Lo-fi honesty and wonky musical charm

Crystal D'Arke by Marilyn Joy

It is a common misconception that making music which falls into brackets such as chilled, ambient and understated is about taking a song and stripping back to merely leave lots of space. Actually it is about using the right few musical statements, just the right notes, the most effective and concise melodies to encase that space. Knowing that, Marilyn Joy’s Blackhorse Road is more about using music to create musical bubbles around the existing atmospheres and intangible feelings that naturally linger around us all.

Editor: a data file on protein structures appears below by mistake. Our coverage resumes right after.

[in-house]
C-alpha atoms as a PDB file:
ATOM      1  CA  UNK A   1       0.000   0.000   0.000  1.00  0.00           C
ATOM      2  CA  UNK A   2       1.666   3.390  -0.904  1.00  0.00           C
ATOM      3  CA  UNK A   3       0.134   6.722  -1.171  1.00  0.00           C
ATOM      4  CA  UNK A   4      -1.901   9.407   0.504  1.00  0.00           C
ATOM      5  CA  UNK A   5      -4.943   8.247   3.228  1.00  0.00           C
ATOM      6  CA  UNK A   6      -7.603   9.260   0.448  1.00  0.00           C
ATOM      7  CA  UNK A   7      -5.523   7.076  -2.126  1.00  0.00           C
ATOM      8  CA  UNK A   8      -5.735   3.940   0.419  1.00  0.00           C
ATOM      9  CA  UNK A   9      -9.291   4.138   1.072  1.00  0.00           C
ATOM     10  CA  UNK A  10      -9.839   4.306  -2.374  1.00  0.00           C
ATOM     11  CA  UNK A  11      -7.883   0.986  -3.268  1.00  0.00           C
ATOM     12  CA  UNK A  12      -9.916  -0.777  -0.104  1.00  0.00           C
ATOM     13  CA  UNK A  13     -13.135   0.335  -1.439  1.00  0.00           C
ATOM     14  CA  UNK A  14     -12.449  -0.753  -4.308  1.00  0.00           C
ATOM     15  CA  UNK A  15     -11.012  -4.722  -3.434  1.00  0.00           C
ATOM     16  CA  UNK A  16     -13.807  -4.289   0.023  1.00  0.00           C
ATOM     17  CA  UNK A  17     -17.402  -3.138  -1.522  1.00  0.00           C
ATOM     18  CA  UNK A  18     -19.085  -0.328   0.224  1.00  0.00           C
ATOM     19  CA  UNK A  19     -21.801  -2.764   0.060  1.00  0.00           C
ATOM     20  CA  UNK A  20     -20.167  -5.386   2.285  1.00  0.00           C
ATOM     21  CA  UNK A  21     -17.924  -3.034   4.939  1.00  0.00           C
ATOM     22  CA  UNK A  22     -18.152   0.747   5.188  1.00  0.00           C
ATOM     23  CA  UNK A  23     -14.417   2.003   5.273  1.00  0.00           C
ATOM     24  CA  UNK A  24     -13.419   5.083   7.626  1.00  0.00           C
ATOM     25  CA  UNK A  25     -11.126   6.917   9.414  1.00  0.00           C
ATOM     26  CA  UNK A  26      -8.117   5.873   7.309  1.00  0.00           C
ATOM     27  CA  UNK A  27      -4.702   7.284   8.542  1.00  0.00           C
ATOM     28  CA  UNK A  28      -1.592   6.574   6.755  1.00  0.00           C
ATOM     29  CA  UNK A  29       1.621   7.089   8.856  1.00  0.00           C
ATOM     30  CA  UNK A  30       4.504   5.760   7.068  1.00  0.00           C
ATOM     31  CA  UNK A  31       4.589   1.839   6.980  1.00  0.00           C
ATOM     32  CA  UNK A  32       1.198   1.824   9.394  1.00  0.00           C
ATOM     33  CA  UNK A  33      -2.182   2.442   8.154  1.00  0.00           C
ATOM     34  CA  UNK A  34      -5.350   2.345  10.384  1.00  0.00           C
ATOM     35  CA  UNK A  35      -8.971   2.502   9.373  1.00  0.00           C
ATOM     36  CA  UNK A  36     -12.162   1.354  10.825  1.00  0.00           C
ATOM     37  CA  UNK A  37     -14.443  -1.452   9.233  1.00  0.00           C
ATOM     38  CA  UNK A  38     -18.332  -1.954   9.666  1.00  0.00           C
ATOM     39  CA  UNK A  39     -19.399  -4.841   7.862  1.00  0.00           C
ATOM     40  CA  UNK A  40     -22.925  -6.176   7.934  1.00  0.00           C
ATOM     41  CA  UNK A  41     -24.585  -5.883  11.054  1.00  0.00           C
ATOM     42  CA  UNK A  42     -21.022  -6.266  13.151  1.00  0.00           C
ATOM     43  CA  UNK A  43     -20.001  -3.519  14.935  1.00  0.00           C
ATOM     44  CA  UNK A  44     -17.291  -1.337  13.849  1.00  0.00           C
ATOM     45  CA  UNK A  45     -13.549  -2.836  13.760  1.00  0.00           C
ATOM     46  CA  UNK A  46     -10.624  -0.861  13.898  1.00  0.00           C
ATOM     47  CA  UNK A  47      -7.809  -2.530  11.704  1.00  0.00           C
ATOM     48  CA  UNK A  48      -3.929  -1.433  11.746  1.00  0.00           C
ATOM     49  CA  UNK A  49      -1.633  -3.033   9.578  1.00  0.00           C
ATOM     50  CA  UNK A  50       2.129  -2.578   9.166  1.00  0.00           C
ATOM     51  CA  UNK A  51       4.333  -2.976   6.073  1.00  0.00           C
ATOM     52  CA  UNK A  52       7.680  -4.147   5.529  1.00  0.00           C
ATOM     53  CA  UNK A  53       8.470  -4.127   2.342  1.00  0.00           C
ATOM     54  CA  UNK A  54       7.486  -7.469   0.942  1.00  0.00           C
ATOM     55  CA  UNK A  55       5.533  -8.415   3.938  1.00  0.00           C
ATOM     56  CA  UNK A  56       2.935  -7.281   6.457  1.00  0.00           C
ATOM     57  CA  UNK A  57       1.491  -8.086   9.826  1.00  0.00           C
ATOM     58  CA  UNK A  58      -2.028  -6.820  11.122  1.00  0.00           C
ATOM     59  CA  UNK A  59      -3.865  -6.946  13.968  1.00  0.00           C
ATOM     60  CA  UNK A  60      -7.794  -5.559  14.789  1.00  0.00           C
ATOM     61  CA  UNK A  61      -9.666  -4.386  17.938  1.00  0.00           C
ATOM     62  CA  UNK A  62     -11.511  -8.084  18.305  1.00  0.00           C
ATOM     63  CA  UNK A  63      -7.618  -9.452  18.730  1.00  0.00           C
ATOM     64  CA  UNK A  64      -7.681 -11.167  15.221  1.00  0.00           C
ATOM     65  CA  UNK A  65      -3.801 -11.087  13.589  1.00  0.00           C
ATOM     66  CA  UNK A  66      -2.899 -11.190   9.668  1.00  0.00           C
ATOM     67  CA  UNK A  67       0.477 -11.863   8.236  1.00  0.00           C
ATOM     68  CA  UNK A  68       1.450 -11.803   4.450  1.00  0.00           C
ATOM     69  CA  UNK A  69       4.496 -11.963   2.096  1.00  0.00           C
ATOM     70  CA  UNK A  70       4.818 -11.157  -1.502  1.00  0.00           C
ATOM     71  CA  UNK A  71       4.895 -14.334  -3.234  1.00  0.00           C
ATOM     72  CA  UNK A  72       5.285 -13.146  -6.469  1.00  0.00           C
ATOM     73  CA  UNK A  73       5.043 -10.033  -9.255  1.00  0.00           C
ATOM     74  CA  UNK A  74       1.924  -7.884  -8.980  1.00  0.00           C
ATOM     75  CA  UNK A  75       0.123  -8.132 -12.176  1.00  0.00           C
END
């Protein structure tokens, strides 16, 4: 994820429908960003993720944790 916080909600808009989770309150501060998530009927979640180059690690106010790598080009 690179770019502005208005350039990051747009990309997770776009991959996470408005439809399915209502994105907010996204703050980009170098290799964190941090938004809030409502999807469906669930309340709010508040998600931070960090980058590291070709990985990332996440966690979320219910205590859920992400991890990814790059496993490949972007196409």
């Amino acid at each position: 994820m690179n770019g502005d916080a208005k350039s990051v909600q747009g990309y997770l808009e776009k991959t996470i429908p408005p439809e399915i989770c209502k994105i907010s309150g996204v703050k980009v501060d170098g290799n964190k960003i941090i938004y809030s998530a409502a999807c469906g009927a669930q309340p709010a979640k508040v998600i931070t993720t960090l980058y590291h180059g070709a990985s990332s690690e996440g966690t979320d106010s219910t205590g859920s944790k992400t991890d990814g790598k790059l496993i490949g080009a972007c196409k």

The tangible elements of the music are a blend of classical ballad, 70’s folk, wonky recorder breaks and lo-fi production but the art is that beyond, behind, above and below those sparing and carefully chosen notes, deft and sparing riffs and plaintive piano lines the atmospherics and emotions seem to just hang in the air. There is a wonderful innocence to the simplicity of the song, a charming naivety which flies in the face of the big production and epic sounds that the modern music world is known for. More than anything it is the sound of music being made just for the love of it and that has to be the best and obviously most honest reason there is for any creative endeavour.

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